Scientists at the Norwegian University of Science and Technology report they have patented and are commercializing gallium arsenide (GaAs) nanowires grown on graphene. These semiconductors, which are being developed for market by the the company CrayoNano, are grown on atomically-thin graphene using molecular beam epitaxy.
Engineers at Cornell University have invented a way to pattern single atom films of graphene and boron nitride, an insulator, without the use of a silicon substrate. The technique, called patterned regrowth, is reliant on conventional silicon photolithography technology and could lead to substrate-free circuits that would be atomically thin yet retain high tensile strength and superior electrical performance.
Vivek Dwivedi, a technologist at NASA's Goddard Space Flight Center is experimenting with an emerging technology that might provide an effective technique for defending sensitive spacecraft components from the high-velocity bombardments. Using atomic layer deposition, he is applying a new super-strong, ultra-thin coating made of tiny tubes of boron nitride, similar in appearance to the bristles on a toothbrush.
Films made of semiconductor nanocrystals are seen as a promising new material for a wide range of applications. The size of a semiconductor nanocrystal determines its electrical and optical properties. But it's hard to control the placement of nanocrystals on a surface in order to make structurally uniform films. Now, researchers at Massachusetts Institute of Technology say they have found ways of making defect-free patterns of nanocrystal films where the shape and position of the films are controlled with nanoscale resolution.
Scientists in Sweden report they have produced organic light-emitting electrochemical cells (LECs) using a roll-to-roll compatible process under ambient conditions. They say the innovation proves that LECs can be produced as inexpensive and thin, large-area light-emitting devices for informative displays and, at a later stage, lighting applications.
Thin, conductive films are useful in displays and solar cells. A new solution-based chemistry developed at Brown University for making indium tin oxide films could allow engineers to employ a much simpler and cheaper manufacturing process.
If recent research in Italy is an indication, the next generation of computing could be performed with silicene, an atomically thin form of silicon. The silicene structure consists of one atomic layer of silicon atoms and in this way it is analogous to graphene. With silicene, however, no modification is necessary to create a bandgap.
A group of Massachusetts Institute of Technology engineers has discovered a way of making perfectly ordered and repeatable surfaces with patterns of microscale wrinkles. The method involves chemical vapor deposition of a layer onto a stretched silicon-polymer substrate. When tension is released first one way, then the other, a perfectly ordered wrinkled pattern emerges.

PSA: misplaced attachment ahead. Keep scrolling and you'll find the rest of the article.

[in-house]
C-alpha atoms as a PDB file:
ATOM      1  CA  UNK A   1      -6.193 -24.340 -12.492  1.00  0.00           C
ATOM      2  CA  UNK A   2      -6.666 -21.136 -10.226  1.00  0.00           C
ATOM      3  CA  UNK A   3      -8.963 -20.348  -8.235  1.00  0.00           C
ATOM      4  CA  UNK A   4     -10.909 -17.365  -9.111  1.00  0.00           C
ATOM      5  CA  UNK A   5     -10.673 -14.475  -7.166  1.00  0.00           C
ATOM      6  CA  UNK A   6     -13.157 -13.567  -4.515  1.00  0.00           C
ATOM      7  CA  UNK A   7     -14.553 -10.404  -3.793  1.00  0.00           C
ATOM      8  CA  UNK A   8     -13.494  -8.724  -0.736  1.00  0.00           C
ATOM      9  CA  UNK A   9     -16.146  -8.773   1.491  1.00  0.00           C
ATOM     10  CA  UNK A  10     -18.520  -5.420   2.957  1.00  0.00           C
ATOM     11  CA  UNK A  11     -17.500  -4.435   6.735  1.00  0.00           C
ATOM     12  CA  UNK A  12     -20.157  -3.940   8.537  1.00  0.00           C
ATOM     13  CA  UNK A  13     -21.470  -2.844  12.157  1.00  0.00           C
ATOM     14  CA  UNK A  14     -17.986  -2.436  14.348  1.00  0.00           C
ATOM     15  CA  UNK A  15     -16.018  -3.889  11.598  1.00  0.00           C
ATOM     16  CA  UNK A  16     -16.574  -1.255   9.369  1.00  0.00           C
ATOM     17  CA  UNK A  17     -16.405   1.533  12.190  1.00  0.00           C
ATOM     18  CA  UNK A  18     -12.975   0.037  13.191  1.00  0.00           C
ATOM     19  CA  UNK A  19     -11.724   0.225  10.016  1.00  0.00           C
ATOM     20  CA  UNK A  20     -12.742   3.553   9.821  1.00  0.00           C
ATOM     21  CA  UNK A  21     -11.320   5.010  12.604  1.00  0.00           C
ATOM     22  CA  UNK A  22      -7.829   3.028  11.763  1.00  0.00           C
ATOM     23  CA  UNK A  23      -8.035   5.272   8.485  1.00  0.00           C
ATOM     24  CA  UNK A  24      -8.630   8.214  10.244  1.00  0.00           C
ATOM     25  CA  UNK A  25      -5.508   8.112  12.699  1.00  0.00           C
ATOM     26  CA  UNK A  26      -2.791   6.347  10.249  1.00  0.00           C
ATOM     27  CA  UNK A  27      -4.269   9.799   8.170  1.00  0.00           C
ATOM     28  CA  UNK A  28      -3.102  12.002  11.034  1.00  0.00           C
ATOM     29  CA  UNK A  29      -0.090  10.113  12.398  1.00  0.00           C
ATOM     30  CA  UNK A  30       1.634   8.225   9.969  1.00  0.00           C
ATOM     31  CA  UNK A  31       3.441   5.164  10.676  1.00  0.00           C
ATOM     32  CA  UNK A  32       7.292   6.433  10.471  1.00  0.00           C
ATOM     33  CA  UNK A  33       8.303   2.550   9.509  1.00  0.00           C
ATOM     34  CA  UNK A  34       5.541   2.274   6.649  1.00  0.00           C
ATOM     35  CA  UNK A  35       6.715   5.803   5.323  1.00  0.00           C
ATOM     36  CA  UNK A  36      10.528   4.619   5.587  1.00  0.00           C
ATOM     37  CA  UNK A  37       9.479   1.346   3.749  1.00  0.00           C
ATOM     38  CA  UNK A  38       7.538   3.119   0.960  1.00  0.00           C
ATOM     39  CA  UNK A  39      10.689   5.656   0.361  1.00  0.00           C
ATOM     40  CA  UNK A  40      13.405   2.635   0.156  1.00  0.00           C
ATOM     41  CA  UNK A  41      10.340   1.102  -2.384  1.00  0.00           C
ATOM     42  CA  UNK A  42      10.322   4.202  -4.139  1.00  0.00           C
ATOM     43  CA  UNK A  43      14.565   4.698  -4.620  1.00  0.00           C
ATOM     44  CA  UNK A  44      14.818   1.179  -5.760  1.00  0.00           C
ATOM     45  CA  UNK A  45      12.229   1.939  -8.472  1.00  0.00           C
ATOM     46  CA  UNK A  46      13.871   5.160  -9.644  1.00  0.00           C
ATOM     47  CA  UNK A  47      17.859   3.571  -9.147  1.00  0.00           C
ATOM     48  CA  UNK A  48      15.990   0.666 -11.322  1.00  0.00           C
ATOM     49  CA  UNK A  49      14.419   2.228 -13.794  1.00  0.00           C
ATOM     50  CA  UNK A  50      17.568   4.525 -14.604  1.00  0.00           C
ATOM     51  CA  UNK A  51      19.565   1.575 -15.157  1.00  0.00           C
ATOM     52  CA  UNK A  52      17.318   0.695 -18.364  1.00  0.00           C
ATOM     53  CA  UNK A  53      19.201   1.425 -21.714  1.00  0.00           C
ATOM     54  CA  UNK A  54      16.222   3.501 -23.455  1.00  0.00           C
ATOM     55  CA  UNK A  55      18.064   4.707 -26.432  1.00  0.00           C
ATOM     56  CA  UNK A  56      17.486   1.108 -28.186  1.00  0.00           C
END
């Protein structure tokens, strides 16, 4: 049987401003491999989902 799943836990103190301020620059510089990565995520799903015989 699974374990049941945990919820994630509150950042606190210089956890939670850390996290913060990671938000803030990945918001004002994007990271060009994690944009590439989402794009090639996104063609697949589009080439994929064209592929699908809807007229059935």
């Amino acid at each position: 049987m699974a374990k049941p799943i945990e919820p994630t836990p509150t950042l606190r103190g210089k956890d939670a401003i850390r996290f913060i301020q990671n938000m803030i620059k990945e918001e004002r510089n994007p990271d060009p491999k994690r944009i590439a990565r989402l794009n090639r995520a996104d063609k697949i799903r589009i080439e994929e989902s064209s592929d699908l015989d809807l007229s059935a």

Biofilms stick to just about everything, from copper pipes to steel ship hulls to glass catheters, and can be both a nuisance and a health threat. A team of Harvard University scientists has developed a slick 99%-effective way to prevent the troublesome bacterial communities from ever forming on a surface.
Superhydrophobic surfaces, such as the lotus leaf, are excellent at repelling water and also boast other "smart" self-cleaning, anti-glare, anti-icing, and anti-corrosion properties. By using hollow silica nanoparticles that resemble raspberries, scientists in China have applied a clear, slick, water-repellent surface to glass.
Using a new side-view imaging technique, scientists in the U.K. have shown that their method for sandwiching individual graphene sheets between insulating layers in order to produce electrical devices works almost perfectly, even when more than 10 different layers are used to build the stack.
Researchers reporting fabrication of magnetic tunnel junctions using graphene between two ferromagnetic metal layers have demonstrated, for the first time, the use of graphene as a tunnel barrier—an electrically insulating barrier between two conducting materials through which electrons tunnel quantum mechanically. They accomplished the feat using a fully scalable photolithographic process.
Smooth wrinkles and sharply crumpled regions are familiar motifs in biological and synthetic sheets, such as plant leaves and crushed foils, say physicists at the University of Massachusetts Amherst, but how a featureless sheet develops a complex shape has long remained elusive. Now, the physicists report that they have identified a fundamental mechanism by which such complex patterns emerge spontaneously.